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Biochim Biophys Acta. 2014 Feb;1844(2):430-8. doi: 10.1016/j.bbapap.2013.11.016. Epub 2013 Dec 7.

Protein stability in stored decellularized heart valve scaffolds and diffusion kinetics of protective molecules.

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Institute of Multiphase Processes, Leibniz Universität Hannover, Hannover, Germany.
Clinic for Horses - Unit for Reproductive Medicine, University of Veterinary Medicine Hannover, Hannover, Germany.
Leibniz Research Laboratories for Biotechnology and Artificial Organs, Hannover Medical School, Hannover, Germany.
Corlife GbR, Hannover, Germany.
Institute of Multiphase Processes, Leibniz Universität Hannover, Hannover, Germany. Electronic address:


Decellularized tissues can be used as matrix implants. The aims of this study were to investigate protein stability and solvent accessibility in decellularized pulmonary heart valve tissues. Protein denaturation profiles of tissues were studied by differential scanning calorimetry. Protein solvent accessibility of tissue exposed to D2O, and diffusion kinetics of various protective molecules were studied by Fourier transform infrared spectroscopy. Little changes were observed in the protein denaturation temperature during storage, at either 5 or 40°C. Glycerol was found to stabilize proteins; it increased the protein denaturation temperature. The stabilizing effect of glycerol disappeared after washing the sample with saline solution. Hydrogen-to-deuterium exchange rates of protein amide groups were fastest in leaflet tissue, followed by artery and muscle tissue. Diffusion of glycerol was found to be fastest in muscle tissue, followed by artery and leaflet tissue. Diffusion coefficients were derived and used to estimate the time needed to reach saturation. Fixation of tissue with glutaraldehyde had little effects on exchange and diffusion rates. Diffusion rates decreased with increasing molecular size. Proteins in decellularized heart valve tissue are stable during storage. Glycerol increases protein stability in a reversible manner. Solvent accessibility studies of protein amide groups provide an additional tool to study proteins in tissues. Diffusion coefficients can be derived to simulate diffusion kinetics of protective molecules in tissues. This study provides novel tools to evaluate protein stability and solvent accessibility in tissues, which can be used to develop biopreservation strategies.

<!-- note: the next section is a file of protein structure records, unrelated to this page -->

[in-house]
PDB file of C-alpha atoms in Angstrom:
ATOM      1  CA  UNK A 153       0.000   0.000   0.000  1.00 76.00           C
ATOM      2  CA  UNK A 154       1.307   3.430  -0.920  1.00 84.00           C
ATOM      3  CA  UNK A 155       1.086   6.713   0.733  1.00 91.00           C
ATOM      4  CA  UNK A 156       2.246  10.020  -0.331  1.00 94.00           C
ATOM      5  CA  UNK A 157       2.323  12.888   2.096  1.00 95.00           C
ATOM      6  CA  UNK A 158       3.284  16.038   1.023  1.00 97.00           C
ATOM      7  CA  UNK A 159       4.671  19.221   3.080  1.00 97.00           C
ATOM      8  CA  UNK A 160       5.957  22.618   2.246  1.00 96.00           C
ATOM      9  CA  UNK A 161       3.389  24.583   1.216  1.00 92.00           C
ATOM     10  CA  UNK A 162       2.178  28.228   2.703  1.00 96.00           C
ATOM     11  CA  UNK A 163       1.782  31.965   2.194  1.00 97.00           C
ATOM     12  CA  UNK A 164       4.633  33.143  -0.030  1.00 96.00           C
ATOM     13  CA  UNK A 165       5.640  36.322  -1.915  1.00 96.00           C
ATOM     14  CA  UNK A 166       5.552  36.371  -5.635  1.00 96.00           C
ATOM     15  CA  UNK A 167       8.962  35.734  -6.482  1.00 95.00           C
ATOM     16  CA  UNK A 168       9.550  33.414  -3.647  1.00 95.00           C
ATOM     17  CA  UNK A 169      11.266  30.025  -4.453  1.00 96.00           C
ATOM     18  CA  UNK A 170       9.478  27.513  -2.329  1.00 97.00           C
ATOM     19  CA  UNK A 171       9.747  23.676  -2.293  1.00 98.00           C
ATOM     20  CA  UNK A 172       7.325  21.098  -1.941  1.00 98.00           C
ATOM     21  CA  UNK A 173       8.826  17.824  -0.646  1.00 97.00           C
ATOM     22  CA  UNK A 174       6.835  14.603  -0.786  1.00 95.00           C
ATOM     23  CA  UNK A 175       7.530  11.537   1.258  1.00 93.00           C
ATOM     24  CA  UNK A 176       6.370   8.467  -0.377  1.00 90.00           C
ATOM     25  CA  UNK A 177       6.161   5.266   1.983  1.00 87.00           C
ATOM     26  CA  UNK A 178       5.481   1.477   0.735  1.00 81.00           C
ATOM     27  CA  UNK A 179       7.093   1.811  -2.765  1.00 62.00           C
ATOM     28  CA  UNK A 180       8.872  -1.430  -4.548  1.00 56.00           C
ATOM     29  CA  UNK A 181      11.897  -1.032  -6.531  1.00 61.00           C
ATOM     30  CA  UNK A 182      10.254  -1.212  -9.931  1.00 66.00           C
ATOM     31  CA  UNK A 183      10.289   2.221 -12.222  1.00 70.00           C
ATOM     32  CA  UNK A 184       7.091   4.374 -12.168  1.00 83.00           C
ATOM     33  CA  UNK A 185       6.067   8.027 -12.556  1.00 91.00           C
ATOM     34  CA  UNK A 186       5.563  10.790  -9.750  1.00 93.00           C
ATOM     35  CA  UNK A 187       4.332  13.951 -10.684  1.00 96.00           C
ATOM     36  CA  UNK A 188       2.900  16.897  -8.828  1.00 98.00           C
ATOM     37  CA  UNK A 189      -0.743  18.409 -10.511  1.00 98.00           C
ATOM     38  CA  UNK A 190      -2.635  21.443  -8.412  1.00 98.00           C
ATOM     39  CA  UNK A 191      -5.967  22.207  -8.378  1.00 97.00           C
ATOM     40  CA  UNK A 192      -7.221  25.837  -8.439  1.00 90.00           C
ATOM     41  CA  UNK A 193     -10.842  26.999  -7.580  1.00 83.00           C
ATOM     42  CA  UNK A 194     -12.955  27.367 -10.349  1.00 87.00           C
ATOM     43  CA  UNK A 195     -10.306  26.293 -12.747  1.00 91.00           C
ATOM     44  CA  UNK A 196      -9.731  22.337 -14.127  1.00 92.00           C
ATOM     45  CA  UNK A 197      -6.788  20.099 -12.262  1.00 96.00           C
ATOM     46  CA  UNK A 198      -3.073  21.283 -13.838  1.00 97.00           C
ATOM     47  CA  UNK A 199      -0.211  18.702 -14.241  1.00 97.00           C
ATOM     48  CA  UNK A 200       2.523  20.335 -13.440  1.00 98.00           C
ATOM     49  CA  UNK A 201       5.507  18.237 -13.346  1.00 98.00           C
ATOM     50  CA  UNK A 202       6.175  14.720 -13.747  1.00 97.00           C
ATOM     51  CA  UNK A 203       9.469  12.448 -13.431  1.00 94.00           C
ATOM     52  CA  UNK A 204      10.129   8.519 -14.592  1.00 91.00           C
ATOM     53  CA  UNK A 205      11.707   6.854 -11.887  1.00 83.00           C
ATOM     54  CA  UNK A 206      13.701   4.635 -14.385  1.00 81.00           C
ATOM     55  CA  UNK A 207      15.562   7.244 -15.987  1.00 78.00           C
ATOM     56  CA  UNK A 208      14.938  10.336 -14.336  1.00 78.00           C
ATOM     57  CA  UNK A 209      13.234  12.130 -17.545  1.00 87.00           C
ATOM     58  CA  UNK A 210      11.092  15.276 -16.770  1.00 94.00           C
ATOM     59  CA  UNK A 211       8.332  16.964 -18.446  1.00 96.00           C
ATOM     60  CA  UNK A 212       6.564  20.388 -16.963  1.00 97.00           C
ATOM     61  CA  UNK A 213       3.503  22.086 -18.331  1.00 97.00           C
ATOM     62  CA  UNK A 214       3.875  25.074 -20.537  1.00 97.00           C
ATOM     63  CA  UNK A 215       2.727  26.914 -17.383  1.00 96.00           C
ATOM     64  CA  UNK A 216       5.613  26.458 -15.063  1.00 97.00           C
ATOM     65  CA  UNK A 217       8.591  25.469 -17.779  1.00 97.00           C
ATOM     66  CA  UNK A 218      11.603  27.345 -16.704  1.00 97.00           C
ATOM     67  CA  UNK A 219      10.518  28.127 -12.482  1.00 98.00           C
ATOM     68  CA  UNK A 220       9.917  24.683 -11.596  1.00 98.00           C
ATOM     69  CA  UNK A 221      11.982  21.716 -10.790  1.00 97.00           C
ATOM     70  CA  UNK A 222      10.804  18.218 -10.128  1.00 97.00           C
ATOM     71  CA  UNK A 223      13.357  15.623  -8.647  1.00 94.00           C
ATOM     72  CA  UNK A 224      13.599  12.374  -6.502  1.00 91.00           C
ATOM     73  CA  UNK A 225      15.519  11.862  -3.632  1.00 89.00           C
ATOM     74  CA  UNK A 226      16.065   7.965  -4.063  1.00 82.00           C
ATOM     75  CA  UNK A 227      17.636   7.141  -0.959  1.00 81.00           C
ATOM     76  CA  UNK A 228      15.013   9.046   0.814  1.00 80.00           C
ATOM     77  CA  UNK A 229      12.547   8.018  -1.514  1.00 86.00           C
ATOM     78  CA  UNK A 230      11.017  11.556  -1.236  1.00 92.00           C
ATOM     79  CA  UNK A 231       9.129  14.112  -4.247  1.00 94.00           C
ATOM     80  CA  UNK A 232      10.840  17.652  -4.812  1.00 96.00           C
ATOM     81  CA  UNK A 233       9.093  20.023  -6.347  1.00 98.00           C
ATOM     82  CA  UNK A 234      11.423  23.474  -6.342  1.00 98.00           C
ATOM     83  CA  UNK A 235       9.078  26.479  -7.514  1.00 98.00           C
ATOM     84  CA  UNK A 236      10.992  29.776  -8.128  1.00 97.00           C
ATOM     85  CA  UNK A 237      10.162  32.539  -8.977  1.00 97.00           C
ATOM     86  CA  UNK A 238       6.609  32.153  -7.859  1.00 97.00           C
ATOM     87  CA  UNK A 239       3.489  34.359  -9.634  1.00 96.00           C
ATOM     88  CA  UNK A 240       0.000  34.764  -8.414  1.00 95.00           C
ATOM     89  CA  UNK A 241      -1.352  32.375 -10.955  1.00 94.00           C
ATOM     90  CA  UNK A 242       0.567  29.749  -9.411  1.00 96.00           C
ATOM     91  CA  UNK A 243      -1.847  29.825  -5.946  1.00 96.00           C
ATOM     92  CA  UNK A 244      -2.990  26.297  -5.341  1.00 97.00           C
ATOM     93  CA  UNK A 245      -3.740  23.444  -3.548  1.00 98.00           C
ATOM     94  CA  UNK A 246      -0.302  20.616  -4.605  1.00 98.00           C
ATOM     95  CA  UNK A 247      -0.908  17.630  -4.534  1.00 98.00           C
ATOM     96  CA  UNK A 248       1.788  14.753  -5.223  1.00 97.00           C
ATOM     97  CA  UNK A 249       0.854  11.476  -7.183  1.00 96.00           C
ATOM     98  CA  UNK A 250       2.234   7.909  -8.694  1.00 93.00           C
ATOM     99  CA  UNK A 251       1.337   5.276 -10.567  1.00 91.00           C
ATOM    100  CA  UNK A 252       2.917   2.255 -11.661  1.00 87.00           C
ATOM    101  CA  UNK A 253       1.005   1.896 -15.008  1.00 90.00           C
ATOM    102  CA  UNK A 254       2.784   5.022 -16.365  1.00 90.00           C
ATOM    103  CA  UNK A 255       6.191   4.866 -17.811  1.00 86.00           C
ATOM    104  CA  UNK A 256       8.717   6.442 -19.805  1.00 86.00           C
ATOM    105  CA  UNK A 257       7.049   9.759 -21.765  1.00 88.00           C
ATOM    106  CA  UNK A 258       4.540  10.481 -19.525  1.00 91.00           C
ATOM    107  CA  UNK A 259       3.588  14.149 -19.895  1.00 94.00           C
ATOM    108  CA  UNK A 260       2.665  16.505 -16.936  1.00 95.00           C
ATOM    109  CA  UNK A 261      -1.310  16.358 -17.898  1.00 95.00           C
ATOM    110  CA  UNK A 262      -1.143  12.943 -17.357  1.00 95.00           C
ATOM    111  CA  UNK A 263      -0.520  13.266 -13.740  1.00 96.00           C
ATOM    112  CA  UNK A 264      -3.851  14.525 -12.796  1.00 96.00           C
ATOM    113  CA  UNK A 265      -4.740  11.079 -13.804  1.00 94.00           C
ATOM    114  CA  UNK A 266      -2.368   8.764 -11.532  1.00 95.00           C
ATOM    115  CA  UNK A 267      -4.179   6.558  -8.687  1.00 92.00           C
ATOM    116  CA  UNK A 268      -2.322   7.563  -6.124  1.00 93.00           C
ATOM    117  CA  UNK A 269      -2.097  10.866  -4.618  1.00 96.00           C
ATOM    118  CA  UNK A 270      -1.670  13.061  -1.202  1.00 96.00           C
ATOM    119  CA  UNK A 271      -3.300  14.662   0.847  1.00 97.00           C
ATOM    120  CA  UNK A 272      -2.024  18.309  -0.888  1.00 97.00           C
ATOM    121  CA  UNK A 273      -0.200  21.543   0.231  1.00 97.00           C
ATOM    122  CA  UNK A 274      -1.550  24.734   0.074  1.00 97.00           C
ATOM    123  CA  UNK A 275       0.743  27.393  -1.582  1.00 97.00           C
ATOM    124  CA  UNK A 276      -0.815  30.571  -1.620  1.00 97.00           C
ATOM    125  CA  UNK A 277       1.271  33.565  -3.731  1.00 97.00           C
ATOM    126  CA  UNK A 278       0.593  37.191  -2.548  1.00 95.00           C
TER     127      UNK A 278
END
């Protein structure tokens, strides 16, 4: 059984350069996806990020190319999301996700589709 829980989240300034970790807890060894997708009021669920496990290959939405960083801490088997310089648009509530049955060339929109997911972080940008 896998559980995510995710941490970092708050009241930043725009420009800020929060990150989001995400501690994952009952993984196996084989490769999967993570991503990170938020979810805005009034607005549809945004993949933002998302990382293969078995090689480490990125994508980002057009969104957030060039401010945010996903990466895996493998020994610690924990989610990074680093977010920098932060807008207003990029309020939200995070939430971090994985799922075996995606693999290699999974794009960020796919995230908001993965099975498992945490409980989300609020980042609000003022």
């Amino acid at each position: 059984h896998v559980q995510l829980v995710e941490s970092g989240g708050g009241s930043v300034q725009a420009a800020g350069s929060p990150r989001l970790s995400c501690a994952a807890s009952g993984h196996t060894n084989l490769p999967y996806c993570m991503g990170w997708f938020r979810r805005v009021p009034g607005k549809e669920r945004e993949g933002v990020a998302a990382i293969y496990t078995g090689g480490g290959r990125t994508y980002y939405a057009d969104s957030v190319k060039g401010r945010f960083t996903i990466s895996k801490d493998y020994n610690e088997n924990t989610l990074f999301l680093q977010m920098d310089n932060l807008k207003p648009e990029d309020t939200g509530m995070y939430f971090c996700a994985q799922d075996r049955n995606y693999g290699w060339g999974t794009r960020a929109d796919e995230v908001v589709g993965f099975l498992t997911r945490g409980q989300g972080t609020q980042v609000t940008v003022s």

ATR; DSC; Diffusion; FTIR; Fourier transform infrared spectroscopy; HES; Matrix implants; Protein stability; Pulmonary heart valve conduits; attenuated total reflection; differential scanning calorimetry; hydroxyethyl starch

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